Combination therapy for all women in pregnancy

More significantly, combination therapy (rather than AZT monotherapy) is now recommended as standard of care for all HIV-positive women to prevent mother-to-child transmission, even when they do not meet CD4 criteria for starting treatment.

Additional testing (viral load, p24) for women who are HIV antibody negative when first accessing antenatal care is recognised as being practiced in some centres.

Therapeutic drug monitoring

The following median (range) trough concentrations from clinical trial data are now included for newer drugs, even though the clinical significance of these levels has not bee demonstrated.

ARV Median trough (range)
Darunavir (DRV) (600 mg twice daily) 3,300 (1,255–7,368)
Etravirine (ETR) 275 (81–2,980)
Raltegravir (RAL) 72 (29–118)

Hepatitis B (HBV)/HIV coinfection

This section has been revised to provide more specific recommendations for management of HIV patients coinfected with HBV, including recommendations for patients with 3TC/FTC-resistant HBV infection and for patients who cannot tolerate TDF-based regimens.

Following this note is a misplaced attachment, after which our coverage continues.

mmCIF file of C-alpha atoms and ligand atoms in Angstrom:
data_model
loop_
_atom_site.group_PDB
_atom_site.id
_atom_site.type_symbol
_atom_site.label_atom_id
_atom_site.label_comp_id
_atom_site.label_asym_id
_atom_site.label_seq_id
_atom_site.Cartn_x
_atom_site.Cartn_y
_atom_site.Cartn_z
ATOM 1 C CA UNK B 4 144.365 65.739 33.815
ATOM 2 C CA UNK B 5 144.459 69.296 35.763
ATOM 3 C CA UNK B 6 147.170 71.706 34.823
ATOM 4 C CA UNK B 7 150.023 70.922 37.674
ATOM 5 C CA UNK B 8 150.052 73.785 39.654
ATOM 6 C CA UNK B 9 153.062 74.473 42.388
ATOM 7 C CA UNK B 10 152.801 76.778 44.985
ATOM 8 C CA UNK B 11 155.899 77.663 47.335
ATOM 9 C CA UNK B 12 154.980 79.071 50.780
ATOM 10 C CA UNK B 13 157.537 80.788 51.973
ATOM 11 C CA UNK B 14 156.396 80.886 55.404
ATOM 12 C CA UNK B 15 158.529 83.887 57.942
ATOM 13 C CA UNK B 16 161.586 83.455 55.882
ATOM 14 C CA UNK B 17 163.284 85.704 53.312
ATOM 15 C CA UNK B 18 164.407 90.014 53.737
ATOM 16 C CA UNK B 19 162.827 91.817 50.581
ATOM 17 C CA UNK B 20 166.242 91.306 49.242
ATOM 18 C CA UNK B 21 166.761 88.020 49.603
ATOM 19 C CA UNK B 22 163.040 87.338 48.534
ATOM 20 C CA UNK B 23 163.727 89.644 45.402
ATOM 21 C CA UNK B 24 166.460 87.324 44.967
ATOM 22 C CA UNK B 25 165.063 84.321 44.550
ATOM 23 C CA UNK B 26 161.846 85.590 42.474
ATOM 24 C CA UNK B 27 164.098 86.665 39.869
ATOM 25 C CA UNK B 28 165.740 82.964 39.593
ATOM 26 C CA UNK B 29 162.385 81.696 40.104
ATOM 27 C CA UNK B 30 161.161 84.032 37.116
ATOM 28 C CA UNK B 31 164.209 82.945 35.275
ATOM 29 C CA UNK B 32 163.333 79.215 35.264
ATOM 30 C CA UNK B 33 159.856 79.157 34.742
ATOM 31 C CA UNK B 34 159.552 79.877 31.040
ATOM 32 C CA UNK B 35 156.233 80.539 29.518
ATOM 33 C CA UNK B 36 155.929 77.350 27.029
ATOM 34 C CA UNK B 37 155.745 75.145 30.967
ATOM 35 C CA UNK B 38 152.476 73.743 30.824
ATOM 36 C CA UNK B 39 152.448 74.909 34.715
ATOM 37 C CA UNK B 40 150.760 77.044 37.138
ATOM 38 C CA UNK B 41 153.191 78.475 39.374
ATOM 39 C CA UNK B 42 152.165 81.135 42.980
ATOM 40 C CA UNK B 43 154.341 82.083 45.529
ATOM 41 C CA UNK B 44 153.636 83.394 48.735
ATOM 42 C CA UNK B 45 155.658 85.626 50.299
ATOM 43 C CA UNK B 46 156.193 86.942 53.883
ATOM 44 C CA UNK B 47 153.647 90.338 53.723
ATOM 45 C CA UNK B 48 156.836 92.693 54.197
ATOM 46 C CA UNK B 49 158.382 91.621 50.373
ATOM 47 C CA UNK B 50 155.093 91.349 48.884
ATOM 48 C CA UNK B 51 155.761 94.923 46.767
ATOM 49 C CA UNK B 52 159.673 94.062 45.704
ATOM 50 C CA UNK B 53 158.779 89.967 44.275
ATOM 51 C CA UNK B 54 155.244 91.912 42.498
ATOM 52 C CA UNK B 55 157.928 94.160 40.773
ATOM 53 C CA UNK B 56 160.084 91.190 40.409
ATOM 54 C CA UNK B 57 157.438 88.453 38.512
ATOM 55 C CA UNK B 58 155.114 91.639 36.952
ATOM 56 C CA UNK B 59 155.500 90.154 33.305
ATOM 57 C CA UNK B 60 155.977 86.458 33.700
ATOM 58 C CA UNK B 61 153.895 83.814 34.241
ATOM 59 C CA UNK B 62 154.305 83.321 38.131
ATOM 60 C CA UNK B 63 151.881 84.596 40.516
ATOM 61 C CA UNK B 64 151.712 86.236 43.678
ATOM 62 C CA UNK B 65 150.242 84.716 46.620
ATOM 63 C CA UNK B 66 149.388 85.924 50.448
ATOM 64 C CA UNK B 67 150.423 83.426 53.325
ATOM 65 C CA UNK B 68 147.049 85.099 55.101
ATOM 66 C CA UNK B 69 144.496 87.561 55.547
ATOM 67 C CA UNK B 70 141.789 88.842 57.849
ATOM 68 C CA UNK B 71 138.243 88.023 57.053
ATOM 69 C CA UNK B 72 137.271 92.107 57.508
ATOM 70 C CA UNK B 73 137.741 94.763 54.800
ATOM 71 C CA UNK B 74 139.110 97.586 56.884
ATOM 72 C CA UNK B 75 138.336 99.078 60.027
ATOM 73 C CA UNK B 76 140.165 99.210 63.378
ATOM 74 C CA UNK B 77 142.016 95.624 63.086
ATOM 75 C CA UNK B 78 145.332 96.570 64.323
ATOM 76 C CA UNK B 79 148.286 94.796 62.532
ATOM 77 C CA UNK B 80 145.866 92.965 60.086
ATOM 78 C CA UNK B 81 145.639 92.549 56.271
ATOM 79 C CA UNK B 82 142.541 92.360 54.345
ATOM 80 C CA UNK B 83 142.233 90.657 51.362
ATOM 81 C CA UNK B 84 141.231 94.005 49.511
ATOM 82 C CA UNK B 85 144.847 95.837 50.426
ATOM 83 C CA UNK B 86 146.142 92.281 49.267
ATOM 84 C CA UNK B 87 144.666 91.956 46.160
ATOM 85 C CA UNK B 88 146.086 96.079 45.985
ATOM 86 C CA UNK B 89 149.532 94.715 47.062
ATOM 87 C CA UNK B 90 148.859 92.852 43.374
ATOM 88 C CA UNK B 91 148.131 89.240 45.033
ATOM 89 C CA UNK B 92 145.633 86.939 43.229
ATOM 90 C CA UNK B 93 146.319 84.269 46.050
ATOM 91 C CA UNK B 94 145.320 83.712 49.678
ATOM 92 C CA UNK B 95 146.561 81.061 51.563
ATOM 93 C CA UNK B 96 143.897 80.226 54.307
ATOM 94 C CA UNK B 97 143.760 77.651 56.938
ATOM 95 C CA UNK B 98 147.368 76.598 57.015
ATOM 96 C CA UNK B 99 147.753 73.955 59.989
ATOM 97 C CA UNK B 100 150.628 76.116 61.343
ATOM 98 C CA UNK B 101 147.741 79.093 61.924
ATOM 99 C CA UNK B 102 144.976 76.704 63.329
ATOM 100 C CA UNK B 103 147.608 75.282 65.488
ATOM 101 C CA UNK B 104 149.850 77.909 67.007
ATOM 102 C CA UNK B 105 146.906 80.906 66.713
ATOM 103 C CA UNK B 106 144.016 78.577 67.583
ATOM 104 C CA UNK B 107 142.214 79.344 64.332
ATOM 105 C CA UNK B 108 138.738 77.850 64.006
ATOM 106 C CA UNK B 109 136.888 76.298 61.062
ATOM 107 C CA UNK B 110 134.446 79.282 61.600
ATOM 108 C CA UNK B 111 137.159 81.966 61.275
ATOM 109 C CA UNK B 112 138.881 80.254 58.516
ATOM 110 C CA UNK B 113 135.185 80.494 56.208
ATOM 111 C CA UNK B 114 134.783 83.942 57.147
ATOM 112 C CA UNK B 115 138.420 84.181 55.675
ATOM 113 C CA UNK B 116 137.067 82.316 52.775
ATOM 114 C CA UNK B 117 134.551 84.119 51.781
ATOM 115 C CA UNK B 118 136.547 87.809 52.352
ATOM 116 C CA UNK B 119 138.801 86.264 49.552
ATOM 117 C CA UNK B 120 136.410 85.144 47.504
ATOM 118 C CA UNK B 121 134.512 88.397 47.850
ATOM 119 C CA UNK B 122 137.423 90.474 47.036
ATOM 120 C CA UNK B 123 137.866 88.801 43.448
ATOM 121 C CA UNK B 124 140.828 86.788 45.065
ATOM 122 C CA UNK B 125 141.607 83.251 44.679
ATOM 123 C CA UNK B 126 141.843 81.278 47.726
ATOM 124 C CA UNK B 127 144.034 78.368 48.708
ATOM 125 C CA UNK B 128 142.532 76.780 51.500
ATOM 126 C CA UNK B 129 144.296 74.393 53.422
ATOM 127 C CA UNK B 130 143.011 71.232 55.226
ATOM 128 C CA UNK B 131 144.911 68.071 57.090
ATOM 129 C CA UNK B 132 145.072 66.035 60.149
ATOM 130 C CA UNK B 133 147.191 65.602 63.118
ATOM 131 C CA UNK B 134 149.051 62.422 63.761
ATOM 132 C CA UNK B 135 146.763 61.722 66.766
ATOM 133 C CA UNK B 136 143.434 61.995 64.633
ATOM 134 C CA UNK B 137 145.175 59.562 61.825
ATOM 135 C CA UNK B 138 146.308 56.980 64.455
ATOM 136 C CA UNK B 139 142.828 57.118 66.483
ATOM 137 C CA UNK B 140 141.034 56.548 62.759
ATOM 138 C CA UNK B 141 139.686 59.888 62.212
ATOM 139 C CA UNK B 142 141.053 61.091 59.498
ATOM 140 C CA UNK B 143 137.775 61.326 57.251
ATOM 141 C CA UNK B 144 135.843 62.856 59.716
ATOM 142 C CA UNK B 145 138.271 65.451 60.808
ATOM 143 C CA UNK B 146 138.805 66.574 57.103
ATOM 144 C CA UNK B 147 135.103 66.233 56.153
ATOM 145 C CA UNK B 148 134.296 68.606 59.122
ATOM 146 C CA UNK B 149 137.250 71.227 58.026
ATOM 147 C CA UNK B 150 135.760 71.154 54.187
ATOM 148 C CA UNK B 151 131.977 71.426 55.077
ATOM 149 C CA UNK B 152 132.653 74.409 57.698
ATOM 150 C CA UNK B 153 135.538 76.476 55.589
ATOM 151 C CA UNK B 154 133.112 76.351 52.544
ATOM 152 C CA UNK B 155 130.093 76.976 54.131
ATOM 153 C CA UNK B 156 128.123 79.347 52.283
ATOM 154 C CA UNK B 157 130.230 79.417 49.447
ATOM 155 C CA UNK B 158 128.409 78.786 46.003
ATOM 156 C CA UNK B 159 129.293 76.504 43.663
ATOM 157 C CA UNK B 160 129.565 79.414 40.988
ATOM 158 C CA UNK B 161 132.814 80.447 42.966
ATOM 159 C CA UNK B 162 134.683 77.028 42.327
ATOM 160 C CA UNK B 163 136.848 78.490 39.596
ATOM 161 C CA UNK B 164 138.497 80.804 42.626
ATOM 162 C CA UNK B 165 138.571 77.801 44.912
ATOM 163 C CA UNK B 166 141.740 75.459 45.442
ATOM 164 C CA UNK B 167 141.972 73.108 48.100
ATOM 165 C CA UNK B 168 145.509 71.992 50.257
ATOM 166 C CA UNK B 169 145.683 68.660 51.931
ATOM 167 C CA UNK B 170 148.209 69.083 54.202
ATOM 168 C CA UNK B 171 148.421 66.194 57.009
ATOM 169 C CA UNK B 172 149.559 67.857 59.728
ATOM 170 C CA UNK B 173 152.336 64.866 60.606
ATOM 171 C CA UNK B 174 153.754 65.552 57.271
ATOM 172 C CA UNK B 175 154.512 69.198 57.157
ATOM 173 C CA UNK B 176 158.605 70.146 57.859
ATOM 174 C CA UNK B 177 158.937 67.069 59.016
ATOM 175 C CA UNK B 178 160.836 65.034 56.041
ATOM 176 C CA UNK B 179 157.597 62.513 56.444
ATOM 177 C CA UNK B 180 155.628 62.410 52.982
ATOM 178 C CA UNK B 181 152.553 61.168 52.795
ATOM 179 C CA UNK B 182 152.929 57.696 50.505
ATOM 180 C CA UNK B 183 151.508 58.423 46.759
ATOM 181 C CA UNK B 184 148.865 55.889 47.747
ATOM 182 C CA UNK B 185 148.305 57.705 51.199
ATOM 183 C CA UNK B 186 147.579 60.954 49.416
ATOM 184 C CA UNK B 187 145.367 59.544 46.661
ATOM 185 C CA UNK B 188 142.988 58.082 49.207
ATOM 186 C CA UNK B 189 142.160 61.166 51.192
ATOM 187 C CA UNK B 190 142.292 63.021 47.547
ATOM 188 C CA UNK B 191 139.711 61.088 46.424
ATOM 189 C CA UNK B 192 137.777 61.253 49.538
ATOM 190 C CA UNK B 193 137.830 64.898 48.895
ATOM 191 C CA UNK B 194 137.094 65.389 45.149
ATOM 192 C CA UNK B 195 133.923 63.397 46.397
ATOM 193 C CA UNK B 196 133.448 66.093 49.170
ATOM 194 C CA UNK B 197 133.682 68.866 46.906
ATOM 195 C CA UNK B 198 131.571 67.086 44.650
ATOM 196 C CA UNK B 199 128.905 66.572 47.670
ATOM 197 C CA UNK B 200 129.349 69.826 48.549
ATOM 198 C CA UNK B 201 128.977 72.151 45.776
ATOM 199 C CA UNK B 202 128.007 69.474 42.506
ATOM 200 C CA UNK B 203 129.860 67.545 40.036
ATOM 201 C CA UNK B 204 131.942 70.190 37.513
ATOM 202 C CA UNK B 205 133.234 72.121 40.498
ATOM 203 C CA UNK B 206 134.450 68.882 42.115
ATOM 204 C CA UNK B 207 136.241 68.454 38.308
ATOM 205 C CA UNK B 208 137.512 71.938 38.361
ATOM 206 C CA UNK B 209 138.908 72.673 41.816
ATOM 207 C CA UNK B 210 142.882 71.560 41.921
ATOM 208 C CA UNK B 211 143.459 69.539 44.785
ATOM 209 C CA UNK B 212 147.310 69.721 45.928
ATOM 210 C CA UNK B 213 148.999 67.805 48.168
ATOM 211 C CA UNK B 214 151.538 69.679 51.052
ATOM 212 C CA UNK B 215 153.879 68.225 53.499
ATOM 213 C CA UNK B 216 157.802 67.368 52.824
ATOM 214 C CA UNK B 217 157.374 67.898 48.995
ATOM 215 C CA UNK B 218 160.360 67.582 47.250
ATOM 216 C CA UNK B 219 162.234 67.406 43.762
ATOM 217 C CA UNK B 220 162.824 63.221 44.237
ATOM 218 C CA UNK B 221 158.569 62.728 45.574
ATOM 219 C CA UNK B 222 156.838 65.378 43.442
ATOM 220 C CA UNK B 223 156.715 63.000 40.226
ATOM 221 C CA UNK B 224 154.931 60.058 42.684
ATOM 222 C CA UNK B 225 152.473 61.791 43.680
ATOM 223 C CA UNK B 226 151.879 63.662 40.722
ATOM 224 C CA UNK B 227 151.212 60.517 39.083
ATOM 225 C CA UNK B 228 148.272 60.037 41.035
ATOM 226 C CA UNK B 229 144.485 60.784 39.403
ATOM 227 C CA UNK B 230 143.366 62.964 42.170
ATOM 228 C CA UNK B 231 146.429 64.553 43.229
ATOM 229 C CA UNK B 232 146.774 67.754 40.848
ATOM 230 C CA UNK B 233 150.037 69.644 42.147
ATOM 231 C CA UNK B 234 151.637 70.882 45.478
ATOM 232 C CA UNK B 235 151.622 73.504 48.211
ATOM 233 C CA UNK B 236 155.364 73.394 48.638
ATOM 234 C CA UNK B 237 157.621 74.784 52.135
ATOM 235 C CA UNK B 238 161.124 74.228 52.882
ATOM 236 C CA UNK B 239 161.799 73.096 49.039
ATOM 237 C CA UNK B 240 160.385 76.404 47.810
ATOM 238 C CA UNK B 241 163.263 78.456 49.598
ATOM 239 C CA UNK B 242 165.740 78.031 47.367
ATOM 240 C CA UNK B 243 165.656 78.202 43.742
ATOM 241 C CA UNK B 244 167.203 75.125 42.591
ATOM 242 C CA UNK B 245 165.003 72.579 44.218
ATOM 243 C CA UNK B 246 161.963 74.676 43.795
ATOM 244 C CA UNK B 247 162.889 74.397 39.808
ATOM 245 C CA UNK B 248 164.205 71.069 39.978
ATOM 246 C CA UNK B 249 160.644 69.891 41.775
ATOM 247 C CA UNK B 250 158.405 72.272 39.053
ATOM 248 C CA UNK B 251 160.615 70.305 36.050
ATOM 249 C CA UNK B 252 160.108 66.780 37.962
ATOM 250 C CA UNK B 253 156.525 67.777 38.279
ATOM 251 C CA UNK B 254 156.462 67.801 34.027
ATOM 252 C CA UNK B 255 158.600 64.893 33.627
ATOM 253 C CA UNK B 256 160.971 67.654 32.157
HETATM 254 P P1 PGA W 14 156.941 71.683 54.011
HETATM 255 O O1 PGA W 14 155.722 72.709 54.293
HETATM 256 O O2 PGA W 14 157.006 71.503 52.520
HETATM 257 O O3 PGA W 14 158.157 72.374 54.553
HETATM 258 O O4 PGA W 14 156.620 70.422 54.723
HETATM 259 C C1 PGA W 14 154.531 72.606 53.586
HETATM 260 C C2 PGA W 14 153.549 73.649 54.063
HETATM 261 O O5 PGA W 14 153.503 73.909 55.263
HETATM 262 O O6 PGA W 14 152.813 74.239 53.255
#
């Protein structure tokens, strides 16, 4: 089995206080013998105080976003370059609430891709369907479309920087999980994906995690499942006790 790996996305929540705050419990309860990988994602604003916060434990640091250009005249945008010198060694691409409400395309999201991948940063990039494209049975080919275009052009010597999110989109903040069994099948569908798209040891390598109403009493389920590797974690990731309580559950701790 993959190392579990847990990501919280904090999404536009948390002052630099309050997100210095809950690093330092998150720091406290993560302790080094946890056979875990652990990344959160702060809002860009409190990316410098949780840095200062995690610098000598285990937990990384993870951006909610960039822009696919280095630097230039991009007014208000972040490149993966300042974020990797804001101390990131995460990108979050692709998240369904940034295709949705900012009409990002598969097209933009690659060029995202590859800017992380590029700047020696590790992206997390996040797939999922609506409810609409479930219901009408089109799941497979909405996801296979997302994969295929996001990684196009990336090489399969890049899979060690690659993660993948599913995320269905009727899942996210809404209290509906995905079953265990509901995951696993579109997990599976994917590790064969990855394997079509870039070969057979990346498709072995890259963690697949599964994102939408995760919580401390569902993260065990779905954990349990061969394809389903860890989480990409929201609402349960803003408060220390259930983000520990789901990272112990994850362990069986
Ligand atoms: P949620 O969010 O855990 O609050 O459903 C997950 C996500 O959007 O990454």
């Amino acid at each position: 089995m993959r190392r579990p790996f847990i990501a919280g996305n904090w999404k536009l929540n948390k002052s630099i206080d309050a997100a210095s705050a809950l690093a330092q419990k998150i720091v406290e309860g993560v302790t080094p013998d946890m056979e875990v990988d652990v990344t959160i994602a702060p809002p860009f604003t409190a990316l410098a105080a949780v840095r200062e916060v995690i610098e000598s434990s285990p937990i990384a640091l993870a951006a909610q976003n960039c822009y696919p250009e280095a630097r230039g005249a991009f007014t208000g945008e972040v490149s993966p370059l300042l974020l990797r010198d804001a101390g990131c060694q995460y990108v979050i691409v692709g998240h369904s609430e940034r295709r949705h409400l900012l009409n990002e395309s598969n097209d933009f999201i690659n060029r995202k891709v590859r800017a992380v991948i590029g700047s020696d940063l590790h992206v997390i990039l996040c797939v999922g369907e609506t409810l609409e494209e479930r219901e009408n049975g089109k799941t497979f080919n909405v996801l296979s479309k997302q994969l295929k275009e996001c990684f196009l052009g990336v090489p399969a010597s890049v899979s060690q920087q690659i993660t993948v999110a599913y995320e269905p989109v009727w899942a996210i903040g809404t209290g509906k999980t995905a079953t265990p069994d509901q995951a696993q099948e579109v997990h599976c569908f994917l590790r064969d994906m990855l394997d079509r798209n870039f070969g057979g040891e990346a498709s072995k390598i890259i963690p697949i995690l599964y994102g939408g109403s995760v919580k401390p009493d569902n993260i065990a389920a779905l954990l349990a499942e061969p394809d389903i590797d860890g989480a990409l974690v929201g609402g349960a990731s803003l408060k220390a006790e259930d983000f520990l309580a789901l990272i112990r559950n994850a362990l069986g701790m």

TB/ HIV coinfection

The guidelines recommend ARV treatment for all HIV-positive patients with diagnosed active TB.

The time for starting ARVs following starting TB treatment is within 2–4 weeks for patients with CD4 count <200 cells/mm3, and within 2–4 weeks for patients with CD4 count 200–500 cells/mm3 (definitely by 8 weeks). For patients with CD4 count >500 cells/mm3, most panel members also recommend starting ART within 8 weeks of TB therapy.

The guidelines also state that both TB and HIV medications should be continued in the context of Immune Reconstitution Syndrome (IRIS).

Side effects

A new simplified table is included for main side effects and associated drug/class (Table 13).

Injecting drug users

The section on injecting drugs users has expanded information on opiate substitution therapy is included below. We also include the useful table on interactions with antiretrovirals (Table 11).

Methadone and ART